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[infowar.de] Red-Team-Chef des GAO im Interview
The Feds' Top Hacker Speaks
By Sharon Gaudin
May 7, 2002
One man is known for attacking the computer networks at various
government agencies in the United States.
His photo, along with a warning to not give him admittance to the
building, is posted all around the Beltway. He may not necessarily be
the most popular guy in town but 24 government agencies, like the IRS
and the Department of Agriculture, are more secure because of him.
Keith A. Rhodes, chief technologist with the U.S. General Accounting
Office, makes it his business to attack the networks so he can find
any holes and seal them up before a malicious attack can take
advantage of them.
Rhodes and his team run penetration tests 10 times a year, and they
never fail to break in. Here he talks about what companies should be
doing to protect themselves, what risks are looming ahead and what
exciting security technology is coming down the road.
Q: How good are U.S. companies at protecting their computer networks
and their information?
It's uneven. Some firms are very, very good and they tend to be banks,
the stock exchange and other financials. The day-to-day
run-of-the-mill business is not all that good. That's one of the myths
that needs to be dispelled -- that the government is the only one that
doesn't know how to do security. Because of the testing work the
government does, they actually do it better than the private sector.
Q: What are companies doing right?
They are laying out firewalls. They are putting routers that filter
packets and filter IP addresses. They are doing more employee
awareness. They are installing better login authentication systems.
They are doing secured conferencing more than the government is. But
it's still uneven. You go to some firms and you see all those things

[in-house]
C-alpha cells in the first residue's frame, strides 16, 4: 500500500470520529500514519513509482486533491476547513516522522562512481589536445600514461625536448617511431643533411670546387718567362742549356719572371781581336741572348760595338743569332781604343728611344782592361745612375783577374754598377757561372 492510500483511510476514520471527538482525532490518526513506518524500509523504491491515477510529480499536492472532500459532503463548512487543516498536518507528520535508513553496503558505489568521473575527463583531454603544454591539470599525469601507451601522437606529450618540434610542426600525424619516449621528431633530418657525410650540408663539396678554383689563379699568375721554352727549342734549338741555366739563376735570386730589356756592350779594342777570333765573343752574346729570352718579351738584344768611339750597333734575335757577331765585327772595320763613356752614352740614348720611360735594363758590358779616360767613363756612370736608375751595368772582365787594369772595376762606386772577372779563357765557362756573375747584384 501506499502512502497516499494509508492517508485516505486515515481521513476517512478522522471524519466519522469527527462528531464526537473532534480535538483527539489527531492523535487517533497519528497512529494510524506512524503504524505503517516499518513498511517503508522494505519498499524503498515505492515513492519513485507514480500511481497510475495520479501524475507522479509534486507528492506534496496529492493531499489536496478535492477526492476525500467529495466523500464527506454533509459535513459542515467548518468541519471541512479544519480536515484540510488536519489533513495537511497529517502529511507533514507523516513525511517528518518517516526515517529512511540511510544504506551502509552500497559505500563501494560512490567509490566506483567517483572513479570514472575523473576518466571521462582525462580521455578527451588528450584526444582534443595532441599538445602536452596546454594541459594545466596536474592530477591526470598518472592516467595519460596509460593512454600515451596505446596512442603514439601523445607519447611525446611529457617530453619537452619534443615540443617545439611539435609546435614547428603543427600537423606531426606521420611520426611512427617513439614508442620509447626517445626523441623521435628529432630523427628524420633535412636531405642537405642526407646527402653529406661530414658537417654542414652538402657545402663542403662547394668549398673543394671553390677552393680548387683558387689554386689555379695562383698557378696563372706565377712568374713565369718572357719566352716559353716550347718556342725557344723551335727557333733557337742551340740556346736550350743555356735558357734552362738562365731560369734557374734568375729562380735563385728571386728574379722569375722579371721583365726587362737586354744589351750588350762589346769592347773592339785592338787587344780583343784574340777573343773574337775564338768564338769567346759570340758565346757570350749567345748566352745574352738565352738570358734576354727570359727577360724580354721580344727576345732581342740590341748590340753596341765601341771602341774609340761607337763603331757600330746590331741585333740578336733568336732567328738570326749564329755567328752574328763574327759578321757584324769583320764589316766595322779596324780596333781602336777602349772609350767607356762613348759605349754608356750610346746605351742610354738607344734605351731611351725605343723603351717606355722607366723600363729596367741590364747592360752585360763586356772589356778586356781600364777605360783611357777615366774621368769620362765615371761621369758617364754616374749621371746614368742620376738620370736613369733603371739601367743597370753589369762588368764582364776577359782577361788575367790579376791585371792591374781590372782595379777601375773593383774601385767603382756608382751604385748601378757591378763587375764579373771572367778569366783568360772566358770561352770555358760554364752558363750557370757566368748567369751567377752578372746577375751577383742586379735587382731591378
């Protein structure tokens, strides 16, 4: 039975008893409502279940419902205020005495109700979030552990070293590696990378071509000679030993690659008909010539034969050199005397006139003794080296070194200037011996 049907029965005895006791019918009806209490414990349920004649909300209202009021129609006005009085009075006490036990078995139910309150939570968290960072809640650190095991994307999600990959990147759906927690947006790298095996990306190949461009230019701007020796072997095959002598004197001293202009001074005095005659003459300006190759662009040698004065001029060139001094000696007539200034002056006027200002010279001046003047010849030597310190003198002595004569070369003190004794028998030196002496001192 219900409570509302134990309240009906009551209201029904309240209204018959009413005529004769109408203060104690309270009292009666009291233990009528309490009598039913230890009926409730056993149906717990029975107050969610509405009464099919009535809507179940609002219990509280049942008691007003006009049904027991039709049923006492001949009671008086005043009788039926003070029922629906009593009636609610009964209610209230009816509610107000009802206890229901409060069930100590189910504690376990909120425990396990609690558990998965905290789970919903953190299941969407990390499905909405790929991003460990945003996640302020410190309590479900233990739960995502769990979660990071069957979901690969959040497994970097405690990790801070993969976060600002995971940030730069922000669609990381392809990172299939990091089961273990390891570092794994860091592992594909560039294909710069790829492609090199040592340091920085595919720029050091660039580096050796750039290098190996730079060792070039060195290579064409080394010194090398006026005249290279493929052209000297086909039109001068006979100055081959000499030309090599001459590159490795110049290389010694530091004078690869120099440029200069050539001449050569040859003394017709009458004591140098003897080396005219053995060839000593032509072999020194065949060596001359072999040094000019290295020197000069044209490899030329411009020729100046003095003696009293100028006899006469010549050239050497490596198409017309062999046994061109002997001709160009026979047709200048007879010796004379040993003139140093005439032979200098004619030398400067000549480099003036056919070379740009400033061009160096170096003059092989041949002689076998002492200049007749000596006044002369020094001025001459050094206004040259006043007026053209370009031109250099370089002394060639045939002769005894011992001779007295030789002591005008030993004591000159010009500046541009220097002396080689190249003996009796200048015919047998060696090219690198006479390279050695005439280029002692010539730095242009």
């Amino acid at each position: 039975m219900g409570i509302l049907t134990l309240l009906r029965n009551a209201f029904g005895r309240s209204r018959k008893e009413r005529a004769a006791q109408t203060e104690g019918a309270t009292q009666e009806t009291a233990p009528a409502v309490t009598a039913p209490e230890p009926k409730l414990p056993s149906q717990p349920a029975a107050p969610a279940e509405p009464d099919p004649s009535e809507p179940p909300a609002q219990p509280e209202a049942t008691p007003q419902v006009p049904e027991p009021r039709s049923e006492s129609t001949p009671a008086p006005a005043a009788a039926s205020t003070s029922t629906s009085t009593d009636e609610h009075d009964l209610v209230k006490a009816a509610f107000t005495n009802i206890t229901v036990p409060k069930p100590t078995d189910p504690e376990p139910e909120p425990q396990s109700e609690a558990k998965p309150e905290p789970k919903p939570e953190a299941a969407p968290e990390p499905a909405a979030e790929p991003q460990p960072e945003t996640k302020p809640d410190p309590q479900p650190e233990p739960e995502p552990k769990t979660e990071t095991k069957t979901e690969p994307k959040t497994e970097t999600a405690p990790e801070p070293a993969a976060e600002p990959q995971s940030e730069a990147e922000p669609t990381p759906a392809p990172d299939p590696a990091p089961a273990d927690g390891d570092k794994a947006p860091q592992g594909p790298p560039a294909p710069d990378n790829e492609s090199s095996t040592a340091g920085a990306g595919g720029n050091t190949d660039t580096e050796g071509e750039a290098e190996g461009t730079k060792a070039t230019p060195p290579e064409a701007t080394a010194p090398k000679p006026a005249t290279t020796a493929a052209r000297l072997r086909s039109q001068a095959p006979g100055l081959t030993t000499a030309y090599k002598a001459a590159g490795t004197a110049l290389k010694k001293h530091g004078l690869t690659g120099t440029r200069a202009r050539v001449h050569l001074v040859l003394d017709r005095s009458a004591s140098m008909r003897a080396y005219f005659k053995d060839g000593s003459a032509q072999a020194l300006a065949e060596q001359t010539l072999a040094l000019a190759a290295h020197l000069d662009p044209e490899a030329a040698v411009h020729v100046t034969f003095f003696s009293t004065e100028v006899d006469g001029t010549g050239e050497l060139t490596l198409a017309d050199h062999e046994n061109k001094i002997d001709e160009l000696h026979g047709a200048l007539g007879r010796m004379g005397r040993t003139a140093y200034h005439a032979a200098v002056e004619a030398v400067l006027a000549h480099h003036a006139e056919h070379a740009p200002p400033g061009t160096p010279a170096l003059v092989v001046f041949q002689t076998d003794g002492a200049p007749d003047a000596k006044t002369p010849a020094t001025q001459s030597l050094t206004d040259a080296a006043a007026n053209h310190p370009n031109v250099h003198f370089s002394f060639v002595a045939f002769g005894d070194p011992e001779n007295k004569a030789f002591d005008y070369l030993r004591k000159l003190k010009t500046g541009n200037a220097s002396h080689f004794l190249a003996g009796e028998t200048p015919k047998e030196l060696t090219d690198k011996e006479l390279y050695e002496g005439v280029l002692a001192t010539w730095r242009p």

in place. You go to some other firms and see next to nothing in place.
Q: What isn't working when it comes to corporate security?
The chief security officer is not in the boardroom. The CIO is not
speaking for security. The CIO is speaking for the business function,
and I accept that because he is a business director. What cache does
the security officer have with executives in the company? If he
doesn't report to a top executive, the company isn't taking security
seriously. If the CIO and the CTO are in the top box and the CSO is
just outside the box, they've got to rearrange their priorities. If
the CSO isn't in the boardroom, then the company goes forward at its
Q: What is the biggest corporate security threat today?
Industrial espionage -- someone trying to steal your idea. This is an
idea game. Somebody wants to steal your patents, or your first
production line item, or how you're going to bid on a contract. They
want the normal stuff that any other business wants. Don't try to nail
it down to an individual country. Everybody in the global market is in
business for themselves, and they'll come after you one way or
another. They'll see you at a conference and they'll come after you
there. They'll say they're a grad student doing some research. People
are going after your information like nobody's business.
Q: What security risks are looming ahead that IT executives should be
One of these days in the not so distant future, your PDA, your laptop
and your phone will be one appliance. It will be video and it will be
voice. It will be everything to you. When you have everything in one
place, then it becomes very dangerous. If somebody does the digital
equivalent of a smash and grab, you could lose everything -- all your
information. That's what people need to worry about. If you keep your
entire digital life and your corporate plan and everything else all in
one place, when somebody gets it physically or virtually, then you're
Q: What security technology is coming down the pike that you're the
most excited about?
There are some tools that are coming to secure this all-in-one
laptop/desktop device. High levels of encryption are coming. We'll be
able to get the entire corporate network security structure in a
handheld device. I've seen some prototypes and it's really quite
exciting. The chips are small and high-powered. You can put them into
these smaller devices and it's amazing to see the miniaturization of
the technology. And some national labs are working on quantum
cryptography -- basing cryptology on sub-atomic particles. They're
using the vibrations of atoms to generate random numbers. It's nano
technology in terms of very, very small locks for your data.
Molecular-size security devices.
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